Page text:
Garden Visit: Japanese Poetry Garden: Rikugien Garden

Rikugien Garden (六義園 Rikugien) is a Tokyo metropolitan park in Bunkyō-ku. The name Rikugi comes from the idea of the six elements in waka poetry (en means garden or park).

Rikugien Japanese Garden

Japanese Garden: Rikugien Garden Strolling garden, as well as a mountain and pond-style garden, Rikugi was created based on the theme of Waka poetry in the 15th year of the Genroku Period (1702) by the shogun, Tokugawa Tsunayoshi’s trusted confidante Yanagisawa Yoshiyasu.

Japanese Garden Rikugien_stroll garden

This garden is a typical example of the famous gardens of Edo Period. In the Meiji Period, this garden became a second residence of the founder of Mitsubishi, Iwasaki Yataro. Later, in the 13th year of Showa (1938), the Iwasaki family donated this garden to the City of Tokyo, and in Showa 28 (1953) it was designated as a special site of exceptional beauty and an important cultural asset.

Japanese Garden: Rikugien, Tokyo

The name “Rikugien” refers to a system for dividing Chinese poetry into six categories. This system also influenced the division of Japanese Waka poetry as well. Although the number six is usually read “roku,” in the case of the garden’s name, it is pronounced “riku” in keeping with the Chinese pronunciation of the word.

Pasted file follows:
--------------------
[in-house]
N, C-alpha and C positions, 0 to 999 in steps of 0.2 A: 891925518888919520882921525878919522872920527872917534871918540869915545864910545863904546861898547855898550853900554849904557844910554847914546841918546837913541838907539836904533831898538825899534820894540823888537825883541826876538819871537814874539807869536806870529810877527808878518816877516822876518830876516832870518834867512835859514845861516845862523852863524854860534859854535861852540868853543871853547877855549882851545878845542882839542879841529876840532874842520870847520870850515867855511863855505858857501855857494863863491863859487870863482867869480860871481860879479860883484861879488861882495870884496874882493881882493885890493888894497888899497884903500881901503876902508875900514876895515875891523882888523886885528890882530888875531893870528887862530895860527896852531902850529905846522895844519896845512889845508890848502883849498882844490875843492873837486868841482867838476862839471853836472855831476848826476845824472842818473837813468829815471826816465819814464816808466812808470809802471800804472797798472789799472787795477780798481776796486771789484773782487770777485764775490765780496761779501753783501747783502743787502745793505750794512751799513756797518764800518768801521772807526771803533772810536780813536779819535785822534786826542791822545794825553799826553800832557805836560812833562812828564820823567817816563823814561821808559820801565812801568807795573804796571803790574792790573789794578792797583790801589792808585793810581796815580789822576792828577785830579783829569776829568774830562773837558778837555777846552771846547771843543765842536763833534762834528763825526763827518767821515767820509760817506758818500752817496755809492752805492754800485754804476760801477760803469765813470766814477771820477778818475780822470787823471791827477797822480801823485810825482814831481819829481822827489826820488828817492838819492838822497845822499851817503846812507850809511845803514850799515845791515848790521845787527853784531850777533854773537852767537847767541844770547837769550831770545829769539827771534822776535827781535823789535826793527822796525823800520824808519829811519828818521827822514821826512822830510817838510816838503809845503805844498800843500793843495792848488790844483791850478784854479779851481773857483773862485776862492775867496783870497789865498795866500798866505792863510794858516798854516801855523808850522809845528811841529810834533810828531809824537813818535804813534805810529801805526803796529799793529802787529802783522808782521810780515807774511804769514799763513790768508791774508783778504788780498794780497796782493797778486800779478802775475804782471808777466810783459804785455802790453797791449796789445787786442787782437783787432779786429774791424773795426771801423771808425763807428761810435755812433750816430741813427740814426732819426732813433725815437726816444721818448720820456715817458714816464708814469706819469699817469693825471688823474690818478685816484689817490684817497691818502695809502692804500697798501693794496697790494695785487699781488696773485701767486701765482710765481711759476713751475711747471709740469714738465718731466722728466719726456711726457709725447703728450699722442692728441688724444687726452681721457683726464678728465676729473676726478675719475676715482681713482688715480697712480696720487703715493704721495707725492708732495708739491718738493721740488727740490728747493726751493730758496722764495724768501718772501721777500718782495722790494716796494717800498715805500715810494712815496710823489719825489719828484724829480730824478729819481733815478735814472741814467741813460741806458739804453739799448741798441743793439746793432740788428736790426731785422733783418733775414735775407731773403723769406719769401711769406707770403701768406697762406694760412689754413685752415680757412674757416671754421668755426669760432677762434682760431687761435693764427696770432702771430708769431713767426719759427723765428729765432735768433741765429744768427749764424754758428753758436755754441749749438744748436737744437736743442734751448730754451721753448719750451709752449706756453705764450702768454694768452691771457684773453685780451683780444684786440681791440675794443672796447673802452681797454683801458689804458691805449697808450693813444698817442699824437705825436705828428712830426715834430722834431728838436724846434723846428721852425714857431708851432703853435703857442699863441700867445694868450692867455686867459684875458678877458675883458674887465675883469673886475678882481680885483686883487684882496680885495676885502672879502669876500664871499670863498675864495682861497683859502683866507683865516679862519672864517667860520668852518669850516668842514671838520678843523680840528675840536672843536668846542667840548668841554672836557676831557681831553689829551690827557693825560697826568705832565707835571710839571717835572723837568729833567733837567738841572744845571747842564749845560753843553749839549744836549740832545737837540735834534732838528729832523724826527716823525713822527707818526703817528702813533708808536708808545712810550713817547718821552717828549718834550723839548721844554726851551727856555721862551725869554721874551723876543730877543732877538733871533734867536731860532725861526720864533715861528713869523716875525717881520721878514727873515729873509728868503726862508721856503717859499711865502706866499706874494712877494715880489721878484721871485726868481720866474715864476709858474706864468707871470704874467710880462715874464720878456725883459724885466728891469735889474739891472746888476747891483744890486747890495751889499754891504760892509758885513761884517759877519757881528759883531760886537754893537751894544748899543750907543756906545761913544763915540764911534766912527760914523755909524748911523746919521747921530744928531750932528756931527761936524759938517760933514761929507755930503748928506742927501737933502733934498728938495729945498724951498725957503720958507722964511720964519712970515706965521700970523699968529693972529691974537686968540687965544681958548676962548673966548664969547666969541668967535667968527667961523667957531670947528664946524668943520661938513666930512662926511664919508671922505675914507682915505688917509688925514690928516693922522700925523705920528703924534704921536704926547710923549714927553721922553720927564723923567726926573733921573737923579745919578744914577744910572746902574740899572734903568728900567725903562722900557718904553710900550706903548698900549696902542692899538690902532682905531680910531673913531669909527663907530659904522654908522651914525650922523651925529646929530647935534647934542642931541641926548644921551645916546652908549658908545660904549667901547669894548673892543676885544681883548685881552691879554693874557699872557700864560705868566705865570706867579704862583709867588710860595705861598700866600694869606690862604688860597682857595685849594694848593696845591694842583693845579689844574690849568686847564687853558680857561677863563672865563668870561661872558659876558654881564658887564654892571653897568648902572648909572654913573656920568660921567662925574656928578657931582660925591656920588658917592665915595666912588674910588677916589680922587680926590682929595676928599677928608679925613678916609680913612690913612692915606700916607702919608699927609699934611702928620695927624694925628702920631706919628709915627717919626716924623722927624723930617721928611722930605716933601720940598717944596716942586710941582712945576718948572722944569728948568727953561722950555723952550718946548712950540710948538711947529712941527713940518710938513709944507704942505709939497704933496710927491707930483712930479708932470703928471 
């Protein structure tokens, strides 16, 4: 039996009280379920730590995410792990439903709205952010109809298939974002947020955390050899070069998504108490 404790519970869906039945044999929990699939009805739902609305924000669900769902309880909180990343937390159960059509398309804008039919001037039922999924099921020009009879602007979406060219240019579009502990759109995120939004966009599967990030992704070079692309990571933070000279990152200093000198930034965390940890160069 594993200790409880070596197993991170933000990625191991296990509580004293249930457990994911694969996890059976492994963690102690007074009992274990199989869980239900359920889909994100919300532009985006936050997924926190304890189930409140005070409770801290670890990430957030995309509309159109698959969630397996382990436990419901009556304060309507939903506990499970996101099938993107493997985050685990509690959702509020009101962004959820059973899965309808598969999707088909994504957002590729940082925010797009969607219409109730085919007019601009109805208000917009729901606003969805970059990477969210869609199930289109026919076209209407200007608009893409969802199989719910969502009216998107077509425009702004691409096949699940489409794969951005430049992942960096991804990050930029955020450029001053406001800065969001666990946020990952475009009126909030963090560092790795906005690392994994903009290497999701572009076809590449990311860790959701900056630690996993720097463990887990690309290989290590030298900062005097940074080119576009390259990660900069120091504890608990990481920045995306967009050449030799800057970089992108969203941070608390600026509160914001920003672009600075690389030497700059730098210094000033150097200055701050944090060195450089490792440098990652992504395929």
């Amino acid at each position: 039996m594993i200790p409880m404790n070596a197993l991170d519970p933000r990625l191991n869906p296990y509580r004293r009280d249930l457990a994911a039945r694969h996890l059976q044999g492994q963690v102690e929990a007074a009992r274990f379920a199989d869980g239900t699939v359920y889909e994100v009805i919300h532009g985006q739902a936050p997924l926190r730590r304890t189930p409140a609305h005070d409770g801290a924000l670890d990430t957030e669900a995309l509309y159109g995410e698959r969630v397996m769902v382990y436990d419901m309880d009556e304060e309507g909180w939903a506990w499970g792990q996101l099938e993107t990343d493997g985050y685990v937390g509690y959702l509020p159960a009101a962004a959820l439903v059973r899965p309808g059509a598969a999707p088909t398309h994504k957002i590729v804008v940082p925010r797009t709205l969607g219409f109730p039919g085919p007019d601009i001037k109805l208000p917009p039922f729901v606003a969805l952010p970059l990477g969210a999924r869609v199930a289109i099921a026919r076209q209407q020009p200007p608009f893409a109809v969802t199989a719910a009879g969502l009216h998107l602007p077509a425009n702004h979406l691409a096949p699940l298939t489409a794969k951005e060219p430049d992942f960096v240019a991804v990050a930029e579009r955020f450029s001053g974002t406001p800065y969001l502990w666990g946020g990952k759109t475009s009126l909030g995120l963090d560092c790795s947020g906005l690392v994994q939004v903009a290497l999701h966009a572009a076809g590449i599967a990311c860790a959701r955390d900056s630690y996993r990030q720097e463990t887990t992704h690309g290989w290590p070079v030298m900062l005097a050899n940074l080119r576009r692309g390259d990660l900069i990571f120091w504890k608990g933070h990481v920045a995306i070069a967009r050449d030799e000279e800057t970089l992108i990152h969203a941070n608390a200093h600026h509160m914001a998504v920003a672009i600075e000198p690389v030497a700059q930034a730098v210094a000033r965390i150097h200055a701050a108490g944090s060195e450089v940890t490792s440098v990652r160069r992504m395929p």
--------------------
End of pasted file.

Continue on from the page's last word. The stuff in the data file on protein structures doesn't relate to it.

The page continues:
Autumn at Rikugien Garden Park, Tokyo JapanAutumn at Rikugien Garden Park, Tokyo Japan

Autumn at Rikugien Garden Park, Tokyo Japan

Old Pine Tree at Rikugien Garden Park, Tokyo Japan

Autumn at Rikugien Garden Park, Tokyo Japan

Summary

• Open Date October 16, 1938
• Area 87,809.41m
• Number of Trees High Tree : 6,020
Low Tree : 28,700
• Main Plant Pine(Pinus), maple(Acer palmatum), zelkova(Zelkova serrata), cornus controversa(Cornus controversas), cinnamomum javanicum(Cinnamomum camphota), castanopsis cuspidate(Castanopsis sieboldii), azalea(Rhododendron, Rhododendron indicum), cherry tree(Prunus), chimonanthus praecox(Chimonanthus praecox), Japanese apricot(Prunus mume), camellia(Camellia japonica), weeping cherry(Prunus pendula f. pendula), idesia polycarpa maxim(Idesia polycarpa), evergreen magnolia(Magnolia grandiflora), hagi(Lespedeza), sasanqua(Camellia sasanqua), Japanese beauty-berry(Callicarpa japonica)
• Facilities Hours: Open from 9:00 to 17:00 (Entry until 16:30)
Closed: Year-end holidays (December 29 to January 1)
Entrance fee: ¥300 (65 and over: ¥150)
(No charge for primary school children or younger, and junior high school students living or attending school in Tokyo)
*20% discount for groups of 20 and more
Related facilities:
Shin sentei: All rooms: Maximum 25 persons (Charge: ¥4,800)
Matsu-no-ma, Tsutsuji-no-ma: Maximum 17 persons (Charge: ¥3,600)
Momiji-no-ma: Maximum 8 persons (Charge: ¥1,200)
Gishun-tei: Tea ceremony rooms: Maximum 5 persons (Charge: ¥7,400)

13 Beautiful Gardens

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About Jessica Fontaine Jones

Loves sharing a cup of tea with a friend, walking in the woods, climbing rocks, hugging trees, and devouring delicious books.
This entry was posted in Fantasy Gardens, Garden Photography, Gardening, Peace and tagged , , , , , , , , , , , . Bookmark the permalink.

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